For chronically ill Medicare patients seen in their last two years of life at Kaiser Permanente’s hospitals in northern and southern California, Baker found that the number of hospital days across Kaiser’s 28 California hospitals varies less than among non-Kaiser facilities. In this hospital-specific analysis, Kaiser facilities ranged from a use rate of 12 days in the last two years of life to the highest at 18 days, for a ratio of about 1.5. Among non-Kaiser hospitals, the ratio was much greater at 3.4.

“It appears that when providers have a financial incentive to be cost-conscious through capitated or limited reimbursement, they may be,” said Shannon, of the California HealthCare Foundation.

Dartmouth Atlas of Health Care 2008 Update

The studies are being released with the latest update to the Dartmouth Atlas of Health Care, a continuing analysis by researchers at the Dartmouth Institute for Health Policy and Clinical Practice on variation in care for those with chronic disease. The California HealthCare Foundation is part of a funding collaborative that supports the research. As with the 2005 edition of the Atlas, investigator Wennberg and co-authors Elliott S. Fisher, M.D., M.P.H., David C. Goodman, and Jonathan S. Skinner examined data on care delivered to chronically ill Medicare beneficiaries in the last two years of life. The patients all suffered from one or more of nine chronic diseases and died between 2001 and 2005.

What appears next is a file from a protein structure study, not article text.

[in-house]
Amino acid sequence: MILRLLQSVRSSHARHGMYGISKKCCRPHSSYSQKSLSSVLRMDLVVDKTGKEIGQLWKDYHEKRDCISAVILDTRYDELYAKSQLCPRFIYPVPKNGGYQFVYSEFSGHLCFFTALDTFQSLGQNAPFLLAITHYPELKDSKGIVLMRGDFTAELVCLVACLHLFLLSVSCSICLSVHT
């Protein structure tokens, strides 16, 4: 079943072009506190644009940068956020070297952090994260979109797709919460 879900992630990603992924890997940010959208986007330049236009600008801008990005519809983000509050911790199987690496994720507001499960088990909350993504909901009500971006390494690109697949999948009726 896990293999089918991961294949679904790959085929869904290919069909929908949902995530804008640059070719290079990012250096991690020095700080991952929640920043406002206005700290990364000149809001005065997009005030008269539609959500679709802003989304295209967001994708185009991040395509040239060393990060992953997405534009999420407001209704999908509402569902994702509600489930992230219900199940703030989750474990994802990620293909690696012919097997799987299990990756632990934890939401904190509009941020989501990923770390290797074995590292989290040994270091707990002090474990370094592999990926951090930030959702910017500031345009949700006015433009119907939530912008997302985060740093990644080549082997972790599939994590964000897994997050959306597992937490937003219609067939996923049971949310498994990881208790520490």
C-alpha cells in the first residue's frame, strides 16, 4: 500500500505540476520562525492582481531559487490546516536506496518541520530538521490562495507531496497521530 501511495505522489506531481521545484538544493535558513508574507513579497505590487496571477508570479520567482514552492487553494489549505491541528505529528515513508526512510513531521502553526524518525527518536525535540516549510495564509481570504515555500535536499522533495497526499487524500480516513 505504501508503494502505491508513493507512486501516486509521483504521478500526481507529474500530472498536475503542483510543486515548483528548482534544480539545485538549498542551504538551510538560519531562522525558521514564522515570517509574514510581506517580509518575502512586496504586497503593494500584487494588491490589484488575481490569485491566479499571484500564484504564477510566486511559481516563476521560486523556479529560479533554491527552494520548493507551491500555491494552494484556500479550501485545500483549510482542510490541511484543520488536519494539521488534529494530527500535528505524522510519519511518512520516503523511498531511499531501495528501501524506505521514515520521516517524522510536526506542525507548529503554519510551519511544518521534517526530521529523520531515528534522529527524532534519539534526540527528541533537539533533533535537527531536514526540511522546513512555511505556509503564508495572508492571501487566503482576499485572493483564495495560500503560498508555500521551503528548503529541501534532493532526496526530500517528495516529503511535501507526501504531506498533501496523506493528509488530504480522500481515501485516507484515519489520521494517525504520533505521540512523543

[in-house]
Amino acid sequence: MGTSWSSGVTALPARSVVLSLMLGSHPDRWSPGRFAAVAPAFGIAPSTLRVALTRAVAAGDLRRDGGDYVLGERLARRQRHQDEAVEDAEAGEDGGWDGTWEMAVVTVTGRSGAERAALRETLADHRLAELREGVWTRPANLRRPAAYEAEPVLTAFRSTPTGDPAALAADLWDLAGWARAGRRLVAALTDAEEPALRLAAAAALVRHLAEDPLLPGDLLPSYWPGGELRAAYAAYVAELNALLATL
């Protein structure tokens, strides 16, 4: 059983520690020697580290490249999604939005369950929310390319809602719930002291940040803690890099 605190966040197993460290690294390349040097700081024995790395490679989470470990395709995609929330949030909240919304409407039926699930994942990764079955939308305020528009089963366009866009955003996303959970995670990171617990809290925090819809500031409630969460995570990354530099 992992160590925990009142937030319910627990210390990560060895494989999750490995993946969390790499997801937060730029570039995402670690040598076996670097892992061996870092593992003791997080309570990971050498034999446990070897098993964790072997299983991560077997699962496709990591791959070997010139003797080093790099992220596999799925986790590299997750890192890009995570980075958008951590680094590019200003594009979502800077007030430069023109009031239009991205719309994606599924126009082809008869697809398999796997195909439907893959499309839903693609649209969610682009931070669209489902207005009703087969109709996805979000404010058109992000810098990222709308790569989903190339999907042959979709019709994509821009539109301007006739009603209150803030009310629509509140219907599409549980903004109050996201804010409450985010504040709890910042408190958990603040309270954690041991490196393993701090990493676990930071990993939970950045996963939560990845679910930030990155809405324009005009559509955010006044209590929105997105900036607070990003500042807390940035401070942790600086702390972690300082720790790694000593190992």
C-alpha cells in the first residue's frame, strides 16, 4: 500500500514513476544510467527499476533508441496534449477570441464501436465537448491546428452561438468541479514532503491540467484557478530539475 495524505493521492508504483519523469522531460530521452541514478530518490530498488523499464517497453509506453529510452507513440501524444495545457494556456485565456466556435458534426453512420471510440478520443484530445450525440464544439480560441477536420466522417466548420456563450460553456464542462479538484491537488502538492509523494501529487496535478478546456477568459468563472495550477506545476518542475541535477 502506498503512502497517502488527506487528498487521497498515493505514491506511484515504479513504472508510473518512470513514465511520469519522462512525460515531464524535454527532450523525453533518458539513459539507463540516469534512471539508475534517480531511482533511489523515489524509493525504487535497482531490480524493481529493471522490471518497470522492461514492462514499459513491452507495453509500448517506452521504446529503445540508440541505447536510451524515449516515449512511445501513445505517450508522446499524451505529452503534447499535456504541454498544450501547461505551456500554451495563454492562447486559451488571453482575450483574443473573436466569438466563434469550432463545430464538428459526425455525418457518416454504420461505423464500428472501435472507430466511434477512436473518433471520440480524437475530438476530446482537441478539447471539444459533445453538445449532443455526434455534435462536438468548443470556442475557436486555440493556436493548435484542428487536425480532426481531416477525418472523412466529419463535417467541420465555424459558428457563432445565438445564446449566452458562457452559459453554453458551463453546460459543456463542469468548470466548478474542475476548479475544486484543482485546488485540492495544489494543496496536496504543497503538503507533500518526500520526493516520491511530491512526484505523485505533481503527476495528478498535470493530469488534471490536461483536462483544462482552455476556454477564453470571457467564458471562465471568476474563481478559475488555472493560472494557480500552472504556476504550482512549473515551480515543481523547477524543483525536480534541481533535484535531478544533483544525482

Dartmouth Atlas authors assert that chronic illness is treated with considerable inefficiency in the United States. They cite wide variation in care given to the chronically ill in different parts of the country and the failure of more care to produce better outcomes. This year, focusing on Los Angeles, they found:

  • Los Angeles is a hospital referral region that epitomizes high-cost, resource-intensive, and high-intensity medical care.